Four Score and Seven Years Ago (Give or Take 150 Years)

On my way home from my Southern jaunt, I took a detour to check another
 historical site off of my dream list:
 Gettysburg.

 I can't do the history of this battlefield justice here in a little blog post--
it is worth reading up on it if you get a chance.



                                        I got there about half-way through my eleven hour drive.
                                 I had planned to just take a quick look around and get back on the road.
                                                       But, I couldn't tear myself away. 


I went inside the Visitor Center and watched a movie and 
took in the museum.


I am one of those people who wants to read every plaque and take in
every button....
...and buckle

This is a bullet that was stopped by a belt buckle--kinda cool.


Every pistol


and cannon ball

The pretty drum...


and other musical instruments.


I was surprised to see that Utah sent out 96 soldiers
to fight for the Union.



From the museum, I drove over to the battlefield and cemetery.
I had overstayed already but I didn't know if I would
ever get back there again.
I meant to take a few pictures and then hit the road.
But I kept walking.

Just one more monument to see...


One more artifact to look at...



A majestic equestrian monument dedicated to the memory of 
Northern Major General George Gordon Meade
(Read more about it here)


Another plaque to read.



We have a son-in-law from North (the South shall rise again) Carolina so
I stopped to take a closer look at this monument.
The inscription made me cry and was a reminder of
the lives lost on both sides. 
Heartbreaking.
You can see how close the regiment was to the High Water Mark
during Pickett's Charge before they were stopped.



I lingered and wandered the battlefield as the sun went down.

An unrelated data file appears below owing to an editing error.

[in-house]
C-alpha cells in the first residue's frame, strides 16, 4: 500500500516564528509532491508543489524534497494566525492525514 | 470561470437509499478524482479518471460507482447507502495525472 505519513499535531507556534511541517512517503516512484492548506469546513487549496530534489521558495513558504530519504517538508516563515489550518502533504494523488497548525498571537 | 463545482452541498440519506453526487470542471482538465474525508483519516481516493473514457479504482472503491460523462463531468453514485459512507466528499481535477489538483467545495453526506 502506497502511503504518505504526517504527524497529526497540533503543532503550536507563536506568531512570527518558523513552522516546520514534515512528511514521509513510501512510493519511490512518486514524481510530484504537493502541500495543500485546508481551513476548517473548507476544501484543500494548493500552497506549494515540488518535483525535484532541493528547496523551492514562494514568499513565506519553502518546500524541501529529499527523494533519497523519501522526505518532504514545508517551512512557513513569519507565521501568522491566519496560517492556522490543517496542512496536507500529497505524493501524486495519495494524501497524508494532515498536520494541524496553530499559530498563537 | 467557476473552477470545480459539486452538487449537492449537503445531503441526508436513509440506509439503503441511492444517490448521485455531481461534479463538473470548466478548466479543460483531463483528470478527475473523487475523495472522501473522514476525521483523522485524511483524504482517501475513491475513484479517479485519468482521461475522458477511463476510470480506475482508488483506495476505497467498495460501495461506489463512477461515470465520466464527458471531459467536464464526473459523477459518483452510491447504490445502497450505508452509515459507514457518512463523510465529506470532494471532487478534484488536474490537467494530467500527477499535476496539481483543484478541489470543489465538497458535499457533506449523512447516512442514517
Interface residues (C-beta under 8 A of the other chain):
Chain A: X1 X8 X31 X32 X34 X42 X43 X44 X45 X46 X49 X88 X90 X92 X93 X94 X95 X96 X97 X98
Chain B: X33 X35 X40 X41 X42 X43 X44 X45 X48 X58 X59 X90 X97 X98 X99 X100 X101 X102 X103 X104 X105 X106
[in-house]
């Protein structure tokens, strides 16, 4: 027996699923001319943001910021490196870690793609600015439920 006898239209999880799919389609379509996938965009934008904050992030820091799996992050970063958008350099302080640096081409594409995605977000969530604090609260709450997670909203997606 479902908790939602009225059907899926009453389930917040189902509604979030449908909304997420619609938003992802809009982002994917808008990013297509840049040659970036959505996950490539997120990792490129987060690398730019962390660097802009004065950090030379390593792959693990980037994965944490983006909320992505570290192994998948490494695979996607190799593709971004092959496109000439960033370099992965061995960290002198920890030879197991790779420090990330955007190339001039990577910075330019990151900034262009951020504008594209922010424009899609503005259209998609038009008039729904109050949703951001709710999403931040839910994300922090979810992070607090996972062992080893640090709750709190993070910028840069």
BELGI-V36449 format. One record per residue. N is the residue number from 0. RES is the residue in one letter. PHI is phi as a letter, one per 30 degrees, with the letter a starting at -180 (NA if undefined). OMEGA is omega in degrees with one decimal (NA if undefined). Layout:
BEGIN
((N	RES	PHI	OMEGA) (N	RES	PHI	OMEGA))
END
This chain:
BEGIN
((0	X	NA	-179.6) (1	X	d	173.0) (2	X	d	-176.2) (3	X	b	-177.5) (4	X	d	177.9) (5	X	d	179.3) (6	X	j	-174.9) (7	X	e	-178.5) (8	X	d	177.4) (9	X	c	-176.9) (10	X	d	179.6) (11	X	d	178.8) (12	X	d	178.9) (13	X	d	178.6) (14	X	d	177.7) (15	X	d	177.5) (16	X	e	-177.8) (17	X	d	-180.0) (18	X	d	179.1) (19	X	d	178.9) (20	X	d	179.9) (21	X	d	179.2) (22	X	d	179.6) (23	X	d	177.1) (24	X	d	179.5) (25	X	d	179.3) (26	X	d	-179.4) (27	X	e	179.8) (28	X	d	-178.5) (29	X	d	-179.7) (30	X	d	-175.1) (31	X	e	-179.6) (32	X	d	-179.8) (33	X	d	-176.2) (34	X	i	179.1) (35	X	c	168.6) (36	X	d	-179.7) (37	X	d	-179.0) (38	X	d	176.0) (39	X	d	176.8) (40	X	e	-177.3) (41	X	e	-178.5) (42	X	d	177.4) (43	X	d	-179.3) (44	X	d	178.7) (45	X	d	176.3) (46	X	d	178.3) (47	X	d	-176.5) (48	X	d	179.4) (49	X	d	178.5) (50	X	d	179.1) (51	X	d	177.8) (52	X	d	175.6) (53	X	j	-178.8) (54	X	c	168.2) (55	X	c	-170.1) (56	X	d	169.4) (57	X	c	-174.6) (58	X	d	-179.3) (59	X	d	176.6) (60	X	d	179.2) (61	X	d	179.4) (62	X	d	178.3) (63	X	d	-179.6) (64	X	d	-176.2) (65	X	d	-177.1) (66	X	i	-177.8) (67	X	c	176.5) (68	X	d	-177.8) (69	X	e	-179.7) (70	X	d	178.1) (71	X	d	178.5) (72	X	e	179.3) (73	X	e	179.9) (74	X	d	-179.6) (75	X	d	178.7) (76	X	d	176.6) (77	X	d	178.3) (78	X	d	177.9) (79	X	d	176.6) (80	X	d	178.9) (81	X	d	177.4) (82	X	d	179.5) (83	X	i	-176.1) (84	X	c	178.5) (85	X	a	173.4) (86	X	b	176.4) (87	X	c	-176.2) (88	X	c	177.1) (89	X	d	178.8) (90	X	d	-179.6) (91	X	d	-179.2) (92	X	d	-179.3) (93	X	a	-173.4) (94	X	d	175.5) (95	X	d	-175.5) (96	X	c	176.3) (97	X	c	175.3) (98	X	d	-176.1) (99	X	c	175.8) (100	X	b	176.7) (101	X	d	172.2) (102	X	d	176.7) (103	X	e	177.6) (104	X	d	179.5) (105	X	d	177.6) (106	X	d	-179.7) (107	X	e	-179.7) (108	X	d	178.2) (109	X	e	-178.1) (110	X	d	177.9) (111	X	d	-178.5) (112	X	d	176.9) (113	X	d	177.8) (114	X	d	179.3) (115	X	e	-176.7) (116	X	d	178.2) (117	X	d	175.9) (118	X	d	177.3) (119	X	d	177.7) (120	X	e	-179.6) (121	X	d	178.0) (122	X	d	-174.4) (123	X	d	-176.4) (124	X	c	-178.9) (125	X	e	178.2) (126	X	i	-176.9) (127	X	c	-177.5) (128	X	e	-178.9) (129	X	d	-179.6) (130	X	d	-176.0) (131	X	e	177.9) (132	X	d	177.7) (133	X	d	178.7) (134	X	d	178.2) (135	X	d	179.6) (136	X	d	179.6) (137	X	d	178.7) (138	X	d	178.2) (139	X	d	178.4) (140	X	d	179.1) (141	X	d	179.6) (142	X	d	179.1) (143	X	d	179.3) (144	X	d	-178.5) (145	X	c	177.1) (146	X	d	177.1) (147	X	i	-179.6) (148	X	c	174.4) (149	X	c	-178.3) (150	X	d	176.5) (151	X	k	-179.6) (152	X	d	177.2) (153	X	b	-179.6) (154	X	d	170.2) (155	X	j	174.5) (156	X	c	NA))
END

There is a feeling there that this
place is tragic and sacred. 

I cannot say it any better than
President Abraham Lincoln:
 Fourscore and seven years ago our fathers brought forth on this continent, a new nation, conceived in Liberty, and dedicated to the proposition that all men are created equal.
 Now we are engaged in a great civil war, testing whether that nation, or any nation so conceived and so dedicated, can long endure. We are met on a great battle-field of that war. We have come to dedicate a portion of that field, as a final resting place for those who here gave their lives that that nation might live. It is altogether fitting and proper that we should do this.
 But, in a larger sense, we can not dedicate-we can not consecrate-we can not hallow-this ground. The brave men, living and dead, who struggled here, have consecrated it, far above our poor power to add or detract. The world will little note, nor long remember what we say here, but it can never forget what they did here. It is for us the living, rather, to be dedicated here to the unfinished work which they who fought here have thus far so nobly advanced. It is rather for us to be here dedicated to the great task remaining before us-that from these honored dead we take increased devotion to that cause for which they gave the last full measure of devotion-that we here highly resolve that these dead shall not have died in vain-that this nation, under God, shall have a new birth of freedom-and that government of the people, by the people, for the people shall not perish from the earth.
ABRAHAM LINCOLN, “GETTYSBURG ADDRESS” (19 NOVEMBER 1863)








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